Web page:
After all, I guess not everyone reads everything.


In Christ’s Service,

Fr. Gary Kyriacou

Encounter Christ: A Message From Fr. Gary

Fr Gary

Message from Fr Gary Summer 2017

Encounter Christ


Many Evangelical Christians can name the date in which they were “Born Again.” The day in which they made Christ a priority in their life. Many of us, as Orthodox Christians, make that commitment on the day of our Baptism and Christmation, as infants. Are we transformed by the love of Christ? Do we allow ourselves to be transformed by Christ? There is a common theme in the Sunday Gospel readings following Pascha (Easter). Each of these five Sunday Gospels after Pascha distinguish a person (or persons) transformed by Christ.

The Sunday following Pascha we hear of “Doubting” Thomas. Thomas is skeptical about the encounter his brother disciples have with the risen Lord and make a bold proclamation, “Unless I see and touch!” The Lord reveals himself to Thomas and Thomas is immediately transformed. Without having to touch, he exclaims, “My Lord and my God!” Thomas encounter’s Christ and his faith is renewed.

The second Sunday after Pascha, we learn of the Myrrh-Bearing Women. These brave women approach the tomb of Christ and find it empty. Having encountered Christ, they return and share the good news with the disciples. Then on the third Sunday after our Lord’s Resurrection the Church shares the story of the paralytic. Although this happens before the Lord’s crucifixion, it holds fast to the theme of “Encountering Christ.” The man has suffered with an infirmity for 38 years- a full generation! When he meets Christ, our Lord transforms him and makes him complete. No longer does the bed confine him, but with Christ’s help, he can lift the bed and glorify Christ!

The Samaritan woman finds the Lord on the fourth Sunday after Pascha. Having to go to the well at the hottest time of the day, because she is embarrassed of her lifestyle, she meets Christ. Relieving her soul of her past transgressions she finds acceptance and love from Christ. She hurries to the city and shares the GOOD NEWS of Christ and “Many Samaritans from that city believed in him because of the woman's testimony. ‘He told me all that I ever did.’ So, when the Samaritans came to him, they asked him to stay with them; and he stayed there two days." (John 5:39-40)

On the fifth Sunday, the Blind man receives his sight. After explaining to His disciples that sin does not lead to physical ailment and that God does not seek justice through punishment, Christ restores the sight of the man born blind. Our Lord explains that challenges in our lives are opportunities for Christ to be glorified through that struggle. The man receives his sight, and in exchange declares, “Lord I believe!” (John 9:38)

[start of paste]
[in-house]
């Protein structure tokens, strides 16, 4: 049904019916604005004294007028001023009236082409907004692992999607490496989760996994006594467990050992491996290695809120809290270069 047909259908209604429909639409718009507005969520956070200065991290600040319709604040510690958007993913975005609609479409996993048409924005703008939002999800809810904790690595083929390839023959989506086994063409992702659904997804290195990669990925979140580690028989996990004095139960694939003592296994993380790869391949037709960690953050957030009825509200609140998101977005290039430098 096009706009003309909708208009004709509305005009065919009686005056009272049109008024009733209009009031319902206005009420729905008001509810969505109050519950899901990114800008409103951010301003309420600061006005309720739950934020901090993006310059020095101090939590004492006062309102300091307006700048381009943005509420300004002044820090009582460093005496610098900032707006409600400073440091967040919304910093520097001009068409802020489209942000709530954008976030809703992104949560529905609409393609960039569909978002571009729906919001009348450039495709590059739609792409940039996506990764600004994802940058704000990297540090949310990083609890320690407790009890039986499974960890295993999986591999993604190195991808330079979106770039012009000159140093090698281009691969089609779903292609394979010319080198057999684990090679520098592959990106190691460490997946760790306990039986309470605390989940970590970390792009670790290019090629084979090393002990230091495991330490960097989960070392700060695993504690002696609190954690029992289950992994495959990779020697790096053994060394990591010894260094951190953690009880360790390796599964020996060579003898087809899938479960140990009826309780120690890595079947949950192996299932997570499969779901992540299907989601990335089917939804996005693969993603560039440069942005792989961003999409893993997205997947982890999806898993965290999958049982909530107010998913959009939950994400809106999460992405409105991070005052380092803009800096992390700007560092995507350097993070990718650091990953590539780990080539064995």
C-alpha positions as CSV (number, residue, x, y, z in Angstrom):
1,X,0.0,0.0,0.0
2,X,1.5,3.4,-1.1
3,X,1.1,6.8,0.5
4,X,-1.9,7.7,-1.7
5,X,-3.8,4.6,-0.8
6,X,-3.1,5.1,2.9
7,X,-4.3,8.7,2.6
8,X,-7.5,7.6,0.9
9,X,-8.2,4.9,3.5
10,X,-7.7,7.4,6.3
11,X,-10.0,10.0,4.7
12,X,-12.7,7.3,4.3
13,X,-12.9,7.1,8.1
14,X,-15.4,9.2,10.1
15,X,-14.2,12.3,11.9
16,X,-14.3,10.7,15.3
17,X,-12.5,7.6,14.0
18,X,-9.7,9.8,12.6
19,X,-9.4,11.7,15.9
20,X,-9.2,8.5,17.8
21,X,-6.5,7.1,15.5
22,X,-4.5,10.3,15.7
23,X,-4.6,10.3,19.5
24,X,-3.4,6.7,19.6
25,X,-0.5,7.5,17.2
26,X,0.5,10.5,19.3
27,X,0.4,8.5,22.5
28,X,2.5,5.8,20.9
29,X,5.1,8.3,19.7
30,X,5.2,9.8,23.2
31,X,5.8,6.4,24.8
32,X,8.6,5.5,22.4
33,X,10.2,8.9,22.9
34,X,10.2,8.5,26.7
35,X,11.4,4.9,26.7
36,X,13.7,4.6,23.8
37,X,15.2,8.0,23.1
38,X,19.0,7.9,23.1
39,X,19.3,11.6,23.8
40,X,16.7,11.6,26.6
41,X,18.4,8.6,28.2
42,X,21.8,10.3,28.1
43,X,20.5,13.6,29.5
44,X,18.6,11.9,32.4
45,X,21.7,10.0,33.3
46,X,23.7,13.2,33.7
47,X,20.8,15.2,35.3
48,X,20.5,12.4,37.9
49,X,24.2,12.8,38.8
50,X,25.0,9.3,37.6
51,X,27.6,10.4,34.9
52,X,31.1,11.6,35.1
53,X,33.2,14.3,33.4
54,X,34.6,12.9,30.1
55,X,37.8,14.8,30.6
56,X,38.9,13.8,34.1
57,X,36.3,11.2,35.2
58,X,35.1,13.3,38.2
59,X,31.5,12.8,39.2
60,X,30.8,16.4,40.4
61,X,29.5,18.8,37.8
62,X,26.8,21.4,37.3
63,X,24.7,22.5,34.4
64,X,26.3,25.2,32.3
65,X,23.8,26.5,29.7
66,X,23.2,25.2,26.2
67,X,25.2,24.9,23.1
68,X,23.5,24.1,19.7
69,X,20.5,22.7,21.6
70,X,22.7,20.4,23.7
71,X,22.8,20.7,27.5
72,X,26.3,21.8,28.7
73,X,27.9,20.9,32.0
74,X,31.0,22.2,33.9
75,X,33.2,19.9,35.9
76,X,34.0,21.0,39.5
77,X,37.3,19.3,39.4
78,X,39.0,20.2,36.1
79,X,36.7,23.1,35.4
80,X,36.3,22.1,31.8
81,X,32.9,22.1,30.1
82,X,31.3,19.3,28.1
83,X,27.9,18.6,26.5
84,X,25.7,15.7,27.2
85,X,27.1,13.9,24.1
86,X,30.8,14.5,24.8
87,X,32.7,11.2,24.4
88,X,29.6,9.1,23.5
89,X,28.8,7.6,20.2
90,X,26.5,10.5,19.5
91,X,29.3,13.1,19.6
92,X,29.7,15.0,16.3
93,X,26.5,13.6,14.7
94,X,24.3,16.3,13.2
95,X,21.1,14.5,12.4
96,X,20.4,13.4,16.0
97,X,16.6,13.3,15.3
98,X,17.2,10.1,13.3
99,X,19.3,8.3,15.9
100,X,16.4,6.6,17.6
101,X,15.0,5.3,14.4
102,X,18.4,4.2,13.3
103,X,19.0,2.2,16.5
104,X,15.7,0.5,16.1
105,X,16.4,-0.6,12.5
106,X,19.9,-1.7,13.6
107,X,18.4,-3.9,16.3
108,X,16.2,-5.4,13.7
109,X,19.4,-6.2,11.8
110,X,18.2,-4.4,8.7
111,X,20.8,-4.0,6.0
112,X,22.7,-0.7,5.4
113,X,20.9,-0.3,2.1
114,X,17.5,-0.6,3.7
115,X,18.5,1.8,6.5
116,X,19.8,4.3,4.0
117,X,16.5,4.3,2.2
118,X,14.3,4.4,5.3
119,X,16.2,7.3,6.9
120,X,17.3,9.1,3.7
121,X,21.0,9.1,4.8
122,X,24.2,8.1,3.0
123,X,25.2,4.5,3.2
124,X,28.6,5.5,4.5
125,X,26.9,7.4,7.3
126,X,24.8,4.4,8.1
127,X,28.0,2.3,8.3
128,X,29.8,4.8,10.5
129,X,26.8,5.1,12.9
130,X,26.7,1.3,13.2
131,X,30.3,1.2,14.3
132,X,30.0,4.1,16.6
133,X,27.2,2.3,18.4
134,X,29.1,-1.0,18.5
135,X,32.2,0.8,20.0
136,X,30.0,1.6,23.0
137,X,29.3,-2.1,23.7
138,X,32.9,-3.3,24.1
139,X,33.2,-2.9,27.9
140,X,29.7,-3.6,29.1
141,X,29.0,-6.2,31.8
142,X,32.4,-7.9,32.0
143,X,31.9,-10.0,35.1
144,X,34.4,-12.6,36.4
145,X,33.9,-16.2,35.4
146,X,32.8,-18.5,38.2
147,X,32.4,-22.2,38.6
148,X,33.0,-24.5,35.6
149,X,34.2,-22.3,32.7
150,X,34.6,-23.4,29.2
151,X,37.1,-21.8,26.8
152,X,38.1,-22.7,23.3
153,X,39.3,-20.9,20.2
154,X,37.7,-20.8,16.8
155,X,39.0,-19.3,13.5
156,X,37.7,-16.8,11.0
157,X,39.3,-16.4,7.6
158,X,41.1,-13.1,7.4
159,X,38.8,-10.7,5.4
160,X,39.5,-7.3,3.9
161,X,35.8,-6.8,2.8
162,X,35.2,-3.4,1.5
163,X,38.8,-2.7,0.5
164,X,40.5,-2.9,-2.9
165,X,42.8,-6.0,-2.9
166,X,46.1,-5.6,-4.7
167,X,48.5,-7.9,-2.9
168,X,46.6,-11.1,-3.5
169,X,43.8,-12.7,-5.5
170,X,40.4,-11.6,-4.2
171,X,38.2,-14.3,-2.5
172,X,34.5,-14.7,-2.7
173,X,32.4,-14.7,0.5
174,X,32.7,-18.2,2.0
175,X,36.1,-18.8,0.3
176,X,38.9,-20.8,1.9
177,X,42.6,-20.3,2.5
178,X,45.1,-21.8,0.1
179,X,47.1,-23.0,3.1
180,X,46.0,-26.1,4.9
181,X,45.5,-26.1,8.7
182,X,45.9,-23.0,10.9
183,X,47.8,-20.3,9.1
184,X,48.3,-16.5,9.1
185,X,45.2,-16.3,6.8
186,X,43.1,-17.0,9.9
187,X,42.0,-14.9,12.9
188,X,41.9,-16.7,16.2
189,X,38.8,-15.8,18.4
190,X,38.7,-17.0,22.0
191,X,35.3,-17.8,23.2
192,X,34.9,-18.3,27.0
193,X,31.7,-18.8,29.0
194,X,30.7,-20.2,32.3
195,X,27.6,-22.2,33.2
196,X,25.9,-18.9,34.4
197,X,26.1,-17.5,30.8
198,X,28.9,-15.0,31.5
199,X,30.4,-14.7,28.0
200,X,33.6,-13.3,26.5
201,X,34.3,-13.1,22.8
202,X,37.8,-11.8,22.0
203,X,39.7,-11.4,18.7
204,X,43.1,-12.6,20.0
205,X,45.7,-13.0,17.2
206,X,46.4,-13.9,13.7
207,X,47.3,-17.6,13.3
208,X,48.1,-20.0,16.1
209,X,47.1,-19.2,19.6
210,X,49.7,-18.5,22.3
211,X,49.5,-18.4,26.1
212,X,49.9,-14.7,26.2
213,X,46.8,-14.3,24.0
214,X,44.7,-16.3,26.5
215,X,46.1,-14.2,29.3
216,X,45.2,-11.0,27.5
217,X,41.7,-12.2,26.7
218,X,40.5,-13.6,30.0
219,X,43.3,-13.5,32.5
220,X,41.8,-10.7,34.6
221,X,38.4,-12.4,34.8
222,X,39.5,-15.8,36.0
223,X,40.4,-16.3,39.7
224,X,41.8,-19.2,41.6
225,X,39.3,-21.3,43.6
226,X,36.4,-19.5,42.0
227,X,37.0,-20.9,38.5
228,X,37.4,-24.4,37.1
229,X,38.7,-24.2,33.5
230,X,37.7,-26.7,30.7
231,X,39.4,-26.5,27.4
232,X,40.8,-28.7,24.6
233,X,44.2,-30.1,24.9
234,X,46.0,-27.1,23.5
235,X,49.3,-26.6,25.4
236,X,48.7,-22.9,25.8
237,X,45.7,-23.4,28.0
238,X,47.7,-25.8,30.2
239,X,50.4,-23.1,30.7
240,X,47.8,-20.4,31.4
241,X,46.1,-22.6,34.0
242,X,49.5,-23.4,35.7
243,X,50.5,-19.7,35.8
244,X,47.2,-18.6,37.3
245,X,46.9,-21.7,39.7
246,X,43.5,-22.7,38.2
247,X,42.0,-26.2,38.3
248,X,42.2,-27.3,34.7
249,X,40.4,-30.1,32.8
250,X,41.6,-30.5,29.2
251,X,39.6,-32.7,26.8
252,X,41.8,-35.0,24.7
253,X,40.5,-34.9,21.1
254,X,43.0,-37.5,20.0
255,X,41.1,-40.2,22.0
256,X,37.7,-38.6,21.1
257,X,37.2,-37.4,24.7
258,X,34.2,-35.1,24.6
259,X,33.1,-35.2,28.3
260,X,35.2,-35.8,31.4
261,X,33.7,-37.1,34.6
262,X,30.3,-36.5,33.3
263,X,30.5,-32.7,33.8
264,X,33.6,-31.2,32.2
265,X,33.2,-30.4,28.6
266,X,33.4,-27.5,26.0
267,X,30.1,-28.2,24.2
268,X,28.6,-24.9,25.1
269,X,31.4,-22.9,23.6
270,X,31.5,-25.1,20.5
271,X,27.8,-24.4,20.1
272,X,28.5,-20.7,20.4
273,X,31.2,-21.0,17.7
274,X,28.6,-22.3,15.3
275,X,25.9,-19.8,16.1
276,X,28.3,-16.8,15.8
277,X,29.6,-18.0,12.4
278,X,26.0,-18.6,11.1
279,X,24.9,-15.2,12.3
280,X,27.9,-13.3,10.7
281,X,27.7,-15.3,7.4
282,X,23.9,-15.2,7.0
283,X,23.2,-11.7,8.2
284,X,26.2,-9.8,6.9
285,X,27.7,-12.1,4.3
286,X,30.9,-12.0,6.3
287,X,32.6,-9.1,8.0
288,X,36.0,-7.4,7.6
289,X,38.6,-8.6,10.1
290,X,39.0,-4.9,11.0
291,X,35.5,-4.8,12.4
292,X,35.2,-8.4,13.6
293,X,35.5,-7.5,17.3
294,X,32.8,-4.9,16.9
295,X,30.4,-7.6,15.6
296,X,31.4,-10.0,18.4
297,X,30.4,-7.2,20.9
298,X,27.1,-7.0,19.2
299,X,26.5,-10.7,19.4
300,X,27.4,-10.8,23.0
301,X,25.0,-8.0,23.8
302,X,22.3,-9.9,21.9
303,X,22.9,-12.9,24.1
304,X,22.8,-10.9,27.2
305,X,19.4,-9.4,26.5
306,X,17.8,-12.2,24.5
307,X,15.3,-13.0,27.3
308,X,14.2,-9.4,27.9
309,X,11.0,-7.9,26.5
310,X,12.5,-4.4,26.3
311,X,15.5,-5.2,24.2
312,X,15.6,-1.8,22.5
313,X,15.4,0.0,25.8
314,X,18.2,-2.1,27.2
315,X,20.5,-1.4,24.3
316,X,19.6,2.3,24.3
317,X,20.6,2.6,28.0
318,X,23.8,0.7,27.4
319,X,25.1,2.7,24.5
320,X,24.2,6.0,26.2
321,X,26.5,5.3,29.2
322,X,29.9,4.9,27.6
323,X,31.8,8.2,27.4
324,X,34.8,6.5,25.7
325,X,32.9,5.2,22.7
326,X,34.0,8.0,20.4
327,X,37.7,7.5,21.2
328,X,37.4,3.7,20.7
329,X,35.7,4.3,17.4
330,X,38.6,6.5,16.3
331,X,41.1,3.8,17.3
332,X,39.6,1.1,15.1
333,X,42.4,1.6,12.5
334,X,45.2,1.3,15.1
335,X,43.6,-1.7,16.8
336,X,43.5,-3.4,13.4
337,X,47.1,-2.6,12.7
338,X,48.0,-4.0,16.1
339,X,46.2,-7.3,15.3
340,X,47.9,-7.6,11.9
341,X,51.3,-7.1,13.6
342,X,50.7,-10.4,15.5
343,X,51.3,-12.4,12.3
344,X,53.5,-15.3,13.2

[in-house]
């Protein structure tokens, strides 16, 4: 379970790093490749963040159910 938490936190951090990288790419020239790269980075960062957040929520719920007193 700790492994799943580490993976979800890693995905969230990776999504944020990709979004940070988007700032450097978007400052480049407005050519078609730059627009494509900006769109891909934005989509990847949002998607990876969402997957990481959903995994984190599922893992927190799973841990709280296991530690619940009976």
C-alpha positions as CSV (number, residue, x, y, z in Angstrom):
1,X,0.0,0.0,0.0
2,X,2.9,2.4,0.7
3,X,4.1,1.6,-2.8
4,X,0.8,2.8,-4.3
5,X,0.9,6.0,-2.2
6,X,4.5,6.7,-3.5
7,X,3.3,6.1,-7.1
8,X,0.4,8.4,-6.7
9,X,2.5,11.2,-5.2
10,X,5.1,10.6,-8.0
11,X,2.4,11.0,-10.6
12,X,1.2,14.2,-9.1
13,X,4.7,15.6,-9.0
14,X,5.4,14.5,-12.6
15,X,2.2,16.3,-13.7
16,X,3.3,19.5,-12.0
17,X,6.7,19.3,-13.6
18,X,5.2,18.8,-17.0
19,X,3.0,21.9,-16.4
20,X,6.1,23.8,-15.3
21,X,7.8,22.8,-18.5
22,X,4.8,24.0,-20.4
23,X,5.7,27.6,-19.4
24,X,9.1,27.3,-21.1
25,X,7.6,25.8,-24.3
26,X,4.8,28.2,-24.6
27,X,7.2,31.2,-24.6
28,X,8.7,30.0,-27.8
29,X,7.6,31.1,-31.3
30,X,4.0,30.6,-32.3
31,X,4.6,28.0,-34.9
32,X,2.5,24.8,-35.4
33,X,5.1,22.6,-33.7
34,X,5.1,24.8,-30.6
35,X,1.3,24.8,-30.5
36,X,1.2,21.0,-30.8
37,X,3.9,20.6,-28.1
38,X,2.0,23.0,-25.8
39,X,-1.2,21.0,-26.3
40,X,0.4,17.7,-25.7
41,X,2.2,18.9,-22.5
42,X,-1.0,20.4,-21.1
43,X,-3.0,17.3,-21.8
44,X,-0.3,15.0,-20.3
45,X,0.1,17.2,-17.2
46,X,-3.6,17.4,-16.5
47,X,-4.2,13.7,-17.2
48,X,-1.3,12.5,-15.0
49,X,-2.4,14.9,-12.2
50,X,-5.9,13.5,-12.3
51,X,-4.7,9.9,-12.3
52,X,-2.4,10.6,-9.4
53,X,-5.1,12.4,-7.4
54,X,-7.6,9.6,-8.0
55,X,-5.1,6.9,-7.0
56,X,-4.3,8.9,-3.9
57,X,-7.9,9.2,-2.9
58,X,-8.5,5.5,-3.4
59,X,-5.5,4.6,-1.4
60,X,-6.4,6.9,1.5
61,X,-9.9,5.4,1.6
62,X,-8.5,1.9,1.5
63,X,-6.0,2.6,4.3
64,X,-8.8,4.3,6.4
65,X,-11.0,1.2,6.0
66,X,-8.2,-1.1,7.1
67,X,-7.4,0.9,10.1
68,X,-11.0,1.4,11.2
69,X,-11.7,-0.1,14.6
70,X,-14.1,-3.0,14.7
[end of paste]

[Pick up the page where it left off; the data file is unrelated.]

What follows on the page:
Subsequently, these encounters lead to the reception of the Holy Spirit, the Sunday of Pentecost. The gift of the Holy Spirit descends on the Disciples as fiery flames. The Disciples are transformed, the fisherman become Fishers of men! All that meet Christ leave differently than they approached. Thomas, the Myrrh-Bearers, the Paralytic, the Samaritan Woman, the Blind man, all lead changed lives after encountering Christ.

Have we encountered Christ? How can we prepare ourselves for this encounter? How are we transformed by this encounter? We must trans-form ourselves by the love of Christ! To encounter Christ we live by His commandments to, “Love God with all our mind, soul and heart, and love our neighbors as we ourselves.”

To encounter Christ we must worship regularly, privately in our daily lives and corporately at Church. In each of the Sunday liturgies following Pascha we sing, “In our Churches we Glorify Christ!” To encounter Christ we must find him in our service to those less fortunate than ourselves, in our giving and aid. To encounter Christ we must offer forgiveness, and have a change of heart. To encounter Christ, we must imitate Him! Yes, we Orthodox Christians are “Born Again,” EVERYDAY! Our lives are to be filled with encounters with Christ. By allowing Him into our lives again, into our hearts, our lives will never be the same.


In Christ’s Service,

Fr. Gary Kyriacou

Extreme Gratitude!: A Message From Fr. Gary

Fr Gary

Message from Fr Gary - September 2019

Extreme Gratitude! Fr. Gary’s Message

September 1st marks the beginning of the Ecclesiastical calendar. As we enter this new Church year it is easy to look ahead at the exciting ministries that are to come. However, at this moment, I’d like to express my sincerest gratitude to the faithful Stewards of our Church . . . YOU!! Thank you!